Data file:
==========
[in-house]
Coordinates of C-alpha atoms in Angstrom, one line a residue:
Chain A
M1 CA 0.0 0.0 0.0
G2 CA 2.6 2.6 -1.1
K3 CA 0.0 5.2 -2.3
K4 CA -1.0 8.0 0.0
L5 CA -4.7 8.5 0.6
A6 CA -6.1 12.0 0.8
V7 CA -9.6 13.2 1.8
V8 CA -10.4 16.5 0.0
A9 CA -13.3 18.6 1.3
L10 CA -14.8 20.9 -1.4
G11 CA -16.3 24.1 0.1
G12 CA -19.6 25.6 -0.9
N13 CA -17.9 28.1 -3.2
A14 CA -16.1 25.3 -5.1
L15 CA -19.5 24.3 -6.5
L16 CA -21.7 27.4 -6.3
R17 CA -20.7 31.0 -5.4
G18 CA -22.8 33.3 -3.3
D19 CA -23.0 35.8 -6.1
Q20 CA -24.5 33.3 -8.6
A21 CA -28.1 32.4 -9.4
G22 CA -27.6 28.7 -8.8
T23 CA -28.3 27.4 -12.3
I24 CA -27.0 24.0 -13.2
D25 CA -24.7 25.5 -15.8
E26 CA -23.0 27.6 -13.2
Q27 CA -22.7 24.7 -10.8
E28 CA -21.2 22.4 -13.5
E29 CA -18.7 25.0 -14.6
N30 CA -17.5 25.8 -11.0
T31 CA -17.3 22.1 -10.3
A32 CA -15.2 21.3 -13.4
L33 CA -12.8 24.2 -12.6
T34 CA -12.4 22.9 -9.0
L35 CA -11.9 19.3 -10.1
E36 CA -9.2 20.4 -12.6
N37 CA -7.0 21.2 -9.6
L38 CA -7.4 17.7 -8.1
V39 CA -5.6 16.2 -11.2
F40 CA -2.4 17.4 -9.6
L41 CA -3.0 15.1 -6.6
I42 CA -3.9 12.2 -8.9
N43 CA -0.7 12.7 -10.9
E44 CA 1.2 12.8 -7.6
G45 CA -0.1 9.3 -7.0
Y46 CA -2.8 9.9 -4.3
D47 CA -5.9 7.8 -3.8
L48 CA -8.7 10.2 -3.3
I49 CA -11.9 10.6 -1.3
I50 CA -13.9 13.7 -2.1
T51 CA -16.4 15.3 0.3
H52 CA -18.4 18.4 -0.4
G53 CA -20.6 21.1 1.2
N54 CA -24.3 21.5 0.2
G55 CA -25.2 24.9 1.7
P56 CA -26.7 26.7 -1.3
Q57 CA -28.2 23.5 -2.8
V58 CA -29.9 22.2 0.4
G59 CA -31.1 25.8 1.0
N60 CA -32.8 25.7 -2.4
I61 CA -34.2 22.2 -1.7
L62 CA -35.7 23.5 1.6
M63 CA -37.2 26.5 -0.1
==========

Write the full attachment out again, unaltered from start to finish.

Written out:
[in-house]
Coordinates of C-alpha atoms in Angstrom, one line a residue:
Chain A
M1 CA 0.0 0.0 0.0
G2 CA 2.6 2.6 -1.1
K3 CA 0.0 5.2 -2.3
K4 CA -1.0 8.0 0.0
L5 CA -4.7 8.5 0.6
A6 CA -6.1 12.0 0.8
V7 CA -9.6 13.2 1.8
V8 CA -10.4 16.5 0.0
A9 CA -13.3 18.6 1.3
L10 CA -14.8 20.9 -1.4
G11 CA -16.3 24.1 0.1
G12 CA -19.6 25.6 -0.9
N13 CA -17.9 28.1 -3.2
A14 CA -16.1 25.3 -5.1
L15 CA -19.5 24.3 -6.5
L16 CA -21.7 27.4 -6.3
R17 CA -20.7 31.0 -5.4
G18 CA -22.8 33.3 -3.3
D19 CA -23.0 35.8 -6.1
Q20 CA -24.5 33.3 -8.6
A21 CA -28.1 32.4 -9.4
G22 CA -27.6 28.7 -8.8
T23 CA -28.3 27.4 -12.3
I24 CA -27.0 24.0 -13.2
D25 CA -24.7 25.5 -15.8
E26 CA -23.0 27.6 -13.2
Q27 CA -22.7 24.7 -10.8
E28 CA -21.2 22.4 -13.5
E29 CA -18.7 25.0 -14.6
N30 CA -17.5 25.8 -11.0
T31 CA -17.3 22.1 -10.3
A32 CA -15.2 21.3 -13.4
L33 CA -12.8 24.2 -12.6
T34 CA -12.4 22.9 -9.0
L35 CA -11.9 19.3 -10.1
E36 CA -9.2 20.4 -12.6
N37 CA -7.0 21.2 -9.6
L38 CA -7.4 17.7 -8.1
V39 CA -5.6 16.2 -11.2
F40 CA -2.4 17.4 -9.6
L41 CA -3.0 15.1 -6.6
I42 CA -3.9 12.2 -8.9
N43 CA -0.7 12.7 -10.9
E44 CA 1.2 12.8 -7.6
G45 CA -0.1 9.3 -7.0
Y46 CA -2.8 9.9 -4.3
D47 CA -5.9 7.8 -3.8
L48 CA -8.7 10.2 -3.3
I49 CA -11.9 10.6 -1.3
I50 CA -13.9 13.7 -2.1
T51 CA -16.4 15.3 0.3
H52 CA -18.4 18.4 -0.4
G53 CA -20.6 21.1 1.2
N54 CA -24.3 21.5 0.2
G55 CA -25.2 24.9 1.7
P56 CA -26.7 26.7 -1.3
Q57 CA -28.2 23.5 -2.8
V58 CA -29.9 22.2 0.4
G59 CA -31.1 25.8 1.0
N60 CA -32.8 25.7 -2.4
I61 CA -34.2 22.2 -1.7
L62 CA -35.7 23.5 1.6
M63 CA -37.2 26.5 -0.1